The only unusual thing I see is a black tar-like substance under the PUs. It's like the black foam backing melted at some point. When I lift the PU covers, it doesn't seem to have infiltrated the coils, so I'm not sure what, if anything, this has to do with the problem.
    I'll try reflowing the joints as you suggest. Failing that, I think its off to the repairman for a PU replacement.
    Thanks again for your help! Much appreciated.
  10. You could get the pickups rewound instead of replaced. Lindy Fralin does that work, as does Curtis Novak I believe. That way you keep the original pickup hardware, just redone so that it works correctly again.
  11. GlennW


    Sep 6, 2006
    Since the covers weren't removed, I'll guess that taking the pickups out might have shifted the leads in the eyelets enough to compromise one or more connections. Re-flowing might fix it for you.

    That black stuff under the pickups...that's the mojo...leave that there.

    Good luck.
  12. slagbass

    slagbass Supporting Member

    Apr 5, 2005
    Tried reflowing the eyelets. That seemed to make a few changes. Now:
    308 kOhms across both coils
    529 kOhms across one coil
    264 kOhms across the other
    (note that I'm on the 2000k scale to get these readings).

    I also tried each magnet from one each eyelet. All were OC (or not registering) except ONE of the eight that gave me 7.3 kOhms.

    Anything else I could try or is it time to spend some cash?? :)
  13. GlennW


    Sep 6, 2006
    You need to have your meter set to the 20kOhm scale, if that's an option.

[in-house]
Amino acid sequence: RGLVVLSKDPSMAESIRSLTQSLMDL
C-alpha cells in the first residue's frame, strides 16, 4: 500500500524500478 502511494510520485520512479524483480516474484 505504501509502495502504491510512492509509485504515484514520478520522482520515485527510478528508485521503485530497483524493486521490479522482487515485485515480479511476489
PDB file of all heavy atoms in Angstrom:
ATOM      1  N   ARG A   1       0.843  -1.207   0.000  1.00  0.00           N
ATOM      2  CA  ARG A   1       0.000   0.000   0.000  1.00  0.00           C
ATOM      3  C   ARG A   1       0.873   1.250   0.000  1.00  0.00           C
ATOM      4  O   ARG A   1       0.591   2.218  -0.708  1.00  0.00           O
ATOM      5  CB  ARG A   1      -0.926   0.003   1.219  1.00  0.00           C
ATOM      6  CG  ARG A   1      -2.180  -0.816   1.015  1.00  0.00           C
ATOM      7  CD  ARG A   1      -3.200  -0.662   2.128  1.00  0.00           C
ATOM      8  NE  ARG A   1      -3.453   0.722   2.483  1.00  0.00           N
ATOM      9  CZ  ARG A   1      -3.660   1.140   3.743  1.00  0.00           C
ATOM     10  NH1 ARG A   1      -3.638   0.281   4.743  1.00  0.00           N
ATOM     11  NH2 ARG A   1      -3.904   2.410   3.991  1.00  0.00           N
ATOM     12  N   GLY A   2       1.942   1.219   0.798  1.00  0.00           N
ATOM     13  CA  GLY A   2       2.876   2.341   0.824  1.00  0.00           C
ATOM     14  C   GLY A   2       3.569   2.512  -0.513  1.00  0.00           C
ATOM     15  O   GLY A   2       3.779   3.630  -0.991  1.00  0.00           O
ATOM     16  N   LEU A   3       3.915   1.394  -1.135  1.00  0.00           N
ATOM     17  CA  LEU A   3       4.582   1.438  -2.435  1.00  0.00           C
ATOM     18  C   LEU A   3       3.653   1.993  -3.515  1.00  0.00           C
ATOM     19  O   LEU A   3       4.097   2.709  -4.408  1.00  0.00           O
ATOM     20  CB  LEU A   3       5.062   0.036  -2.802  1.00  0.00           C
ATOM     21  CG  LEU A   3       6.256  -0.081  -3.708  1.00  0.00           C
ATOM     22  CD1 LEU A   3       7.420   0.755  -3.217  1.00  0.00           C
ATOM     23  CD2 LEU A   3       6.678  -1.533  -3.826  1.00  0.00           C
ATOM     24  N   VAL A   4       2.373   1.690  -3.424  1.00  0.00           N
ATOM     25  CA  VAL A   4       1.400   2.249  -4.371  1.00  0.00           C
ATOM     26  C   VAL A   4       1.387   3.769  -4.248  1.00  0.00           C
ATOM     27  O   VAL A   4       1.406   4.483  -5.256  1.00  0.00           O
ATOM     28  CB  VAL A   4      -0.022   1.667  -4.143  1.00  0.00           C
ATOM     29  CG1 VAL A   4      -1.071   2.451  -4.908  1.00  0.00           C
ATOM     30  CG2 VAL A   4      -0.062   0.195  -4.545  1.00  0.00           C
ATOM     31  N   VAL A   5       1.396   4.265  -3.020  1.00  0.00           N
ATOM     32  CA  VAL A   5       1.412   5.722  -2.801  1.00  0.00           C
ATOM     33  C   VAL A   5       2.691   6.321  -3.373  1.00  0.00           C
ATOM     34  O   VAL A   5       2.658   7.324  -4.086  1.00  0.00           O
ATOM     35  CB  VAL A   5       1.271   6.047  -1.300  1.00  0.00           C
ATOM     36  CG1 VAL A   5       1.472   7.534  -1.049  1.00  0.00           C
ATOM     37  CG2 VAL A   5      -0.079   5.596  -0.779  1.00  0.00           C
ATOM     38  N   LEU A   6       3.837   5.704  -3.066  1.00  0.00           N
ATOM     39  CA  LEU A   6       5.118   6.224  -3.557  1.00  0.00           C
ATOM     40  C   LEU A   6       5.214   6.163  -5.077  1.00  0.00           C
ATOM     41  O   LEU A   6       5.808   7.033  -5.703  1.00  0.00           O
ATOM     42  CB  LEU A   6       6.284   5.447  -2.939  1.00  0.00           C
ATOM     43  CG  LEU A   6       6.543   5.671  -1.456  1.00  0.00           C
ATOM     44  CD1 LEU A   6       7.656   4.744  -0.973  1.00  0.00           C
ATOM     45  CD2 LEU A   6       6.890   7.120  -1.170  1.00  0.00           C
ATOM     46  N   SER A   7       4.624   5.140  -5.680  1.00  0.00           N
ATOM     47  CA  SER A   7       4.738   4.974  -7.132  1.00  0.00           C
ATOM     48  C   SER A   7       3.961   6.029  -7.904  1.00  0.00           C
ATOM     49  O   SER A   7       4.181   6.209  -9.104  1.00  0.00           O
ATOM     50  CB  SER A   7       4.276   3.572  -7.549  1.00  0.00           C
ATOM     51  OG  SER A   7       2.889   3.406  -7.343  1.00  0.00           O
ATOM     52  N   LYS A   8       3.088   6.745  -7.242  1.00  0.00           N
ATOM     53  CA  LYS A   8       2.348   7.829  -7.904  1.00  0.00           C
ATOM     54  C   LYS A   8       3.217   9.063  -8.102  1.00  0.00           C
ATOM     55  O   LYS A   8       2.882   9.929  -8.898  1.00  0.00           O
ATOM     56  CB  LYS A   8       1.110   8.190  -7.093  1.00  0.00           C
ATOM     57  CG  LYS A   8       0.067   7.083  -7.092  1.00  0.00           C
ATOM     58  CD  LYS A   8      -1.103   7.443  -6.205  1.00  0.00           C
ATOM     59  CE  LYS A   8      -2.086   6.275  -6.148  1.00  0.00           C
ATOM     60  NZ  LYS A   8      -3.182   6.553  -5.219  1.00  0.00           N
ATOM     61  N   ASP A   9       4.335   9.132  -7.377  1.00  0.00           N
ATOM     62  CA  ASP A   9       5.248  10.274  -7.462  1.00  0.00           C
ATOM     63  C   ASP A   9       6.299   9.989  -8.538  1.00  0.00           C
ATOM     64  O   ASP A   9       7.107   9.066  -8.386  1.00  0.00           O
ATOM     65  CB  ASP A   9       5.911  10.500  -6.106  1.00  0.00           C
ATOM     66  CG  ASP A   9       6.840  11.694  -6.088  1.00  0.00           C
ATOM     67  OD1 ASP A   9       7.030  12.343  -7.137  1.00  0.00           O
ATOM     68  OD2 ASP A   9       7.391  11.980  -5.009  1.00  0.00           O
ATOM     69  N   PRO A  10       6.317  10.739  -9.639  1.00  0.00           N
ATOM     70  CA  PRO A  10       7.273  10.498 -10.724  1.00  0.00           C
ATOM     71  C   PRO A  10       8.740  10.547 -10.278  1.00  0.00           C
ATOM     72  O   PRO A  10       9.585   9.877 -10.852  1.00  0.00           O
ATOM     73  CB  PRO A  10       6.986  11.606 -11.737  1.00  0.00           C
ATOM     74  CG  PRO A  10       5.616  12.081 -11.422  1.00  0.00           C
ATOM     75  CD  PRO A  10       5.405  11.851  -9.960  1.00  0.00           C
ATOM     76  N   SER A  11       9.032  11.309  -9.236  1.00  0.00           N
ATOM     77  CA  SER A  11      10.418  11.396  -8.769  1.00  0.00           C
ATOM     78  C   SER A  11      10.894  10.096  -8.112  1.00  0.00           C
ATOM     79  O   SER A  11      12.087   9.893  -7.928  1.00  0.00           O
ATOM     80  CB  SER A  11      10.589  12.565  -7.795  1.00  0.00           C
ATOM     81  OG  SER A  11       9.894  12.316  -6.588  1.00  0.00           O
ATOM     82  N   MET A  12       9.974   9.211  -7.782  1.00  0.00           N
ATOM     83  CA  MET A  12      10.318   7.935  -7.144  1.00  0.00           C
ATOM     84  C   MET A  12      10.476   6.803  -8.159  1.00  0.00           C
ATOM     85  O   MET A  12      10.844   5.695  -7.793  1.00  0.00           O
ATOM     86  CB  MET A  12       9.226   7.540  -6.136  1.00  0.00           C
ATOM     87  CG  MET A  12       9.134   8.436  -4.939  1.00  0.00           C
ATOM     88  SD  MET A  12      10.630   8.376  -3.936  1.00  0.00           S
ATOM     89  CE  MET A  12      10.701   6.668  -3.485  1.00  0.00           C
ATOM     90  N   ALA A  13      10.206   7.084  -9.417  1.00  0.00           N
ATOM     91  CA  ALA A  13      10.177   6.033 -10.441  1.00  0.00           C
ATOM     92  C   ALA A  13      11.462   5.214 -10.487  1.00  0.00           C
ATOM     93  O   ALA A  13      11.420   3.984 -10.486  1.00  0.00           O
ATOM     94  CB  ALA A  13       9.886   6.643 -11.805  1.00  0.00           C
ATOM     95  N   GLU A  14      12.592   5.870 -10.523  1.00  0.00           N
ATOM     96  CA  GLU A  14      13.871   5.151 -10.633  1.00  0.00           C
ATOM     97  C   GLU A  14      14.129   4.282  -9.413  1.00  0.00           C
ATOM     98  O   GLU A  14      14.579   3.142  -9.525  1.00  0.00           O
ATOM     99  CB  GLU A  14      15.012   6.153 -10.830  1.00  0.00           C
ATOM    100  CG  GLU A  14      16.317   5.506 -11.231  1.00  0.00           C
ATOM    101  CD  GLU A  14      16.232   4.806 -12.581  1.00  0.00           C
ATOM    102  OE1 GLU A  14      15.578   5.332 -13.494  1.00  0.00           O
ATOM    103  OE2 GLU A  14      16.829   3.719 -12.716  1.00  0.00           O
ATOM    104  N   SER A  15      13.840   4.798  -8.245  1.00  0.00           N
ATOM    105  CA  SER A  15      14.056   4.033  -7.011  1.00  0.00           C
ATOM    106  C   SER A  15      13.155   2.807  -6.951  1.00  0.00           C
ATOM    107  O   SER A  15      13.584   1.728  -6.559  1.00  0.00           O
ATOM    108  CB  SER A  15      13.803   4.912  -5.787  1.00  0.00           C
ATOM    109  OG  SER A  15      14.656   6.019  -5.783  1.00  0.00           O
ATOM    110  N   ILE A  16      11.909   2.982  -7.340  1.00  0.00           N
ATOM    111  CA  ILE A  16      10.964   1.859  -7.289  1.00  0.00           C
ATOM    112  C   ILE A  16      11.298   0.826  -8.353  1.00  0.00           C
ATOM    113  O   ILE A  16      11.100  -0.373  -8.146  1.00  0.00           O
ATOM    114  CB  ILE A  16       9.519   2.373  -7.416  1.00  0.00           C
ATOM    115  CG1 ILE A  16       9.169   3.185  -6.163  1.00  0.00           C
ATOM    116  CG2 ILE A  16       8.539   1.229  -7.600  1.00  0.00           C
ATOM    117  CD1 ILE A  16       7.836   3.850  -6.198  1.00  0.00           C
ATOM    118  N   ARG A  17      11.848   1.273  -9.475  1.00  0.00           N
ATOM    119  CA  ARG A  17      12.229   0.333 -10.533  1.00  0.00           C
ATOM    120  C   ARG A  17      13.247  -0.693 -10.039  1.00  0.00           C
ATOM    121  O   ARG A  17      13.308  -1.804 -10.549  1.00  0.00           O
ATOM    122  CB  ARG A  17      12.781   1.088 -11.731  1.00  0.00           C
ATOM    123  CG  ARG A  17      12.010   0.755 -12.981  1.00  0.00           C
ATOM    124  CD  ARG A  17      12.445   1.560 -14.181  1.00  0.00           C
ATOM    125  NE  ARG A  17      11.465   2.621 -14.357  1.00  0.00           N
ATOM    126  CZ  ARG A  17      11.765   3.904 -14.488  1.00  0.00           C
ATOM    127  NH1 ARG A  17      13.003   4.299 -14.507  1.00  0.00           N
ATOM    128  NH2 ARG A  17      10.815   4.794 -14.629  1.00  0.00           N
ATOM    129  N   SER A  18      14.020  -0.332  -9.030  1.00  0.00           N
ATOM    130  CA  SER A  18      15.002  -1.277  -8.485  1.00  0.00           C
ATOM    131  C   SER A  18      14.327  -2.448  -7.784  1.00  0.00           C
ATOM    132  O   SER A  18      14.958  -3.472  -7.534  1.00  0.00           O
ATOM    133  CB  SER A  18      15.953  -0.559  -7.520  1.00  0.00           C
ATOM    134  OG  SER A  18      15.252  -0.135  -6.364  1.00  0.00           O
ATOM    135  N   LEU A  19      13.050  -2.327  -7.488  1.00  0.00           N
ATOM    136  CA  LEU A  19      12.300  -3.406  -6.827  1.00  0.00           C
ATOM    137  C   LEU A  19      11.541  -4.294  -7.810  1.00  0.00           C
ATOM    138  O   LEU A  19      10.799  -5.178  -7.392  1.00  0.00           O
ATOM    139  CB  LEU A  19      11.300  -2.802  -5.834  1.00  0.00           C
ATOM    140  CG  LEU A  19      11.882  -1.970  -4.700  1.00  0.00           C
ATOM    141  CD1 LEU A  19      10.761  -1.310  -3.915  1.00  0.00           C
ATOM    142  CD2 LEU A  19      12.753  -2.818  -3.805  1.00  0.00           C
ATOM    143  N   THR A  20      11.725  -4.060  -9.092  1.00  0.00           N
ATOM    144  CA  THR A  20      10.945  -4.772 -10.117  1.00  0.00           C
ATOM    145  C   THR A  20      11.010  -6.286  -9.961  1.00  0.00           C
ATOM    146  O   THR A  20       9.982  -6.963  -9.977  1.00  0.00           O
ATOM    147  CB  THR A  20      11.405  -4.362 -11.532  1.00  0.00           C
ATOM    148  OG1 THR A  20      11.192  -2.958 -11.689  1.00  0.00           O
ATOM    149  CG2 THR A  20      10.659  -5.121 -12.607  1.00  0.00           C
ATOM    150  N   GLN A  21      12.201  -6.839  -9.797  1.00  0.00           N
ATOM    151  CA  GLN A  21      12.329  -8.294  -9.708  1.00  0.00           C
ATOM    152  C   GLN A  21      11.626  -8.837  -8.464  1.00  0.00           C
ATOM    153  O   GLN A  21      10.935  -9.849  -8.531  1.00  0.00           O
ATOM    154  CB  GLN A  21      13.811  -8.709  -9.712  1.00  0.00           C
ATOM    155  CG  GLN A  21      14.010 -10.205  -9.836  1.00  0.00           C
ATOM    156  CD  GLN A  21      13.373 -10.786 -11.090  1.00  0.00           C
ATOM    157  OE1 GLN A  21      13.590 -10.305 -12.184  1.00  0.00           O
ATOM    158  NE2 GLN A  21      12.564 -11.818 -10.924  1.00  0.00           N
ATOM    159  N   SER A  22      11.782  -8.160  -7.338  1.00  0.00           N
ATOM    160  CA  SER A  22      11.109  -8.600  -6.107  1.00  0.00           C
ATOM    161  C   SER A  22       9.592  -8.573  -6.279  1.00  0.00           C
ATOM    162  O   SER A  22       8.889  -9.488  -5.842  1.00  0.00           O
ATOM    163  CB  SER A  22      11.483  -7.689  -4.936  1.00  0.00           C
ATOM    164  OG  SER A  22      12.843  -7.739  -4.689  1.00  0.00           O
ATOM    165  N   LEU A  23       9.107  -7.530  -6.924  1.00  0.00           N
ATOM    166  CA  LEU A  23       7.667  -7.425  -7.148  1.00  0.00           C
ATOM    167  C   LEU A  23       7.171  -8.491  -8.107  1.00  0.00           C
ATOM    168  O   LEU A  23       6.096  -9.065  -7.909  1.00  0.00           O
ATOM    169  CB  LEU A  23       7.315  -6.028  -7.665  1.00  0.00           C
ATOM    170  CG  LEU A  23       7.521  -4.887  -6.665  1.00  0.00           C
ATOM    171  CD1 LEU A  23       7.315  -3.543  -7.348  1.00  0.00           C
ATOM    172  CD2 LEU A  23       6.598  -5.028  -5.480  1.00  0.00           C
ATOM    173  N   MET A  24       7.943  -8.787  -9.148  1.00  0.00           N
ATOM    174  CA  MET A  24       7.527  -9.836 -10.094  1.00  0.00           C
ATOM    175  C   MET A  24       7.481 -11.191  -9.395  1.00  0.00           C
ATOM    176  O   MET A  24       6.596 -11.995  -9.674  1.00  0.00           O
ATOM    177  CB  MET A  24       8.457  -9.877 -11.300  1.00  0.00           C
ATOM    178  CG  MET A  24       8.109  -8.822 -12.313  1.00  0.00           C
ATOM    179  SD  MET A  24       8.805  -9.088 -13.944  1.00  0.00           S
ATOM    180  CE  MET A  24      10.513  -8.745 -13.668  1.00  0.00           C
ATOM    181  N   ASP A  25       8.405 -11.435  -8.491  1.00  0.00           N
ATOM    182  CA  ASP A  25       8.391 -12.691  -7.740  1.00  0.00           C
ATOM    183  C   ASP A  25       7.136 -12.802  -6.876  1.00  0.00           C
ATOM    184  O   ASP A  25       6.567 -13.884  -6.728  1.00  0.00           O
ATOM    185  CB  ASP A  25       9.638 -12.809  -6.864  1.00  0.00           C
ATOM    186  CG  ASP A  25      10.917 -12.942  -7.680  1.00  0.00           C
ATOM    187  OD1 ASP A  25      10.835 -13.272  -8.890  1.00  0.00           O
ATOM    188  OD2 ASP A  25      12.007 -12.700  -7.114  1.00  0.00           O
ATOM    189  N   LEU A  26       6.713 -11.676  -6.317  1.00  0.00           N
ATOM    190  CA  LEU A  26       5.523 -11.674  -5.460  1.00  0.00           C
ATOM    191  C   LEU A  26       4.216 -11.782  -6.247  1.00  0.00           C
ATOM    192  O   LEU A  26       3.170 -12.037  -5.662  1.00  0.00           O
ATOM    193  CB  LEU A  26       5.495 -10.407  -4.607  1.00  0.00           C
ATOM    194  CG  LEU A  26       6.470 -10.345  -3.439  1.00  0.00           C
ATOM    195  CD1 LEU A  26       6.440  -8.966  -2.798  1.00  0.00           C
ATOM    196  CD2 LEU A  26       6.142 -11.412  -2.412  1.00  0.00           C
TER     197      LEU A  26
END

Your readings don't make sense.
    When you say 308k across both coils, you should have each probe on an eyelet that has a lead that goes to the pot, so you're measuring both coils in series. Is that correct?
    That should give you 529k + 264k = 793k (which is an out-to-lunch reading).

    But you have made progress.

    The 7.3k reading from one eyelet to one magnet is a bad sign because it indicates the coil wire is shorted to that magnet, but the reading also makes no sense. It should be less than a full reading for one good coil (which is normally between 5-6k on a regular P bass). If you have a short to the magnet, it needs a rewind.

    If we disregard the numerical values of the readings, the bottom line is one coil is shorted to one magnet, which means it's bad.

    It's probably a lost cause, but try reflowing the eyelets on the shorted coil, and take ALL of the readings again ON THE 20K scale.

    Or send it out for a rewind, or buy another pickup.

    It just seems weird that it was ok, then you removed the pickups (but not the covers), and now it's screwed up. Something happened.
  14. Ric5

    Ric5 Supporting Member Commercial User

    Jan 29, 2008
    I grow organic carrots and they are not for sale
    Perhaps you have a short or a wiring problem.
  15. megafiddle


    May 25, 2011
    If the pickup is still in the circuit, and the volume pot is 500K, you could get those kinds of readings.

    It would indicate that each coil is hundreds of Kohms, and a total pickup resistance up around 1 Megohm.
    In that case, when you try to read one coil, you are also reading the combination of the other coil and pot
    in parallel with it.

    Since both coils apparently opened, one possibility is that the coil wires were never soldered properly, and the
    magnet wire insulation coating was never removed in the process. One tiny spot may have made just enough
    contact to make it work (like at the very end of the wire).

    Wicking or vacuuming off the solder might reveal wire that's still insulated. It could then be resoldered properly.
    If you are going to can them anyway, you have nothing to lose. Just don't damage the coil wire.

    As GlenW said, one coil is shorted to a magnet. It's possible that it's still usable if the opens can be corrected.
    For example if the short is very close to the grounded pickup lead (small number of turns between short and
    ground). The short may have been there all along, even when they were working.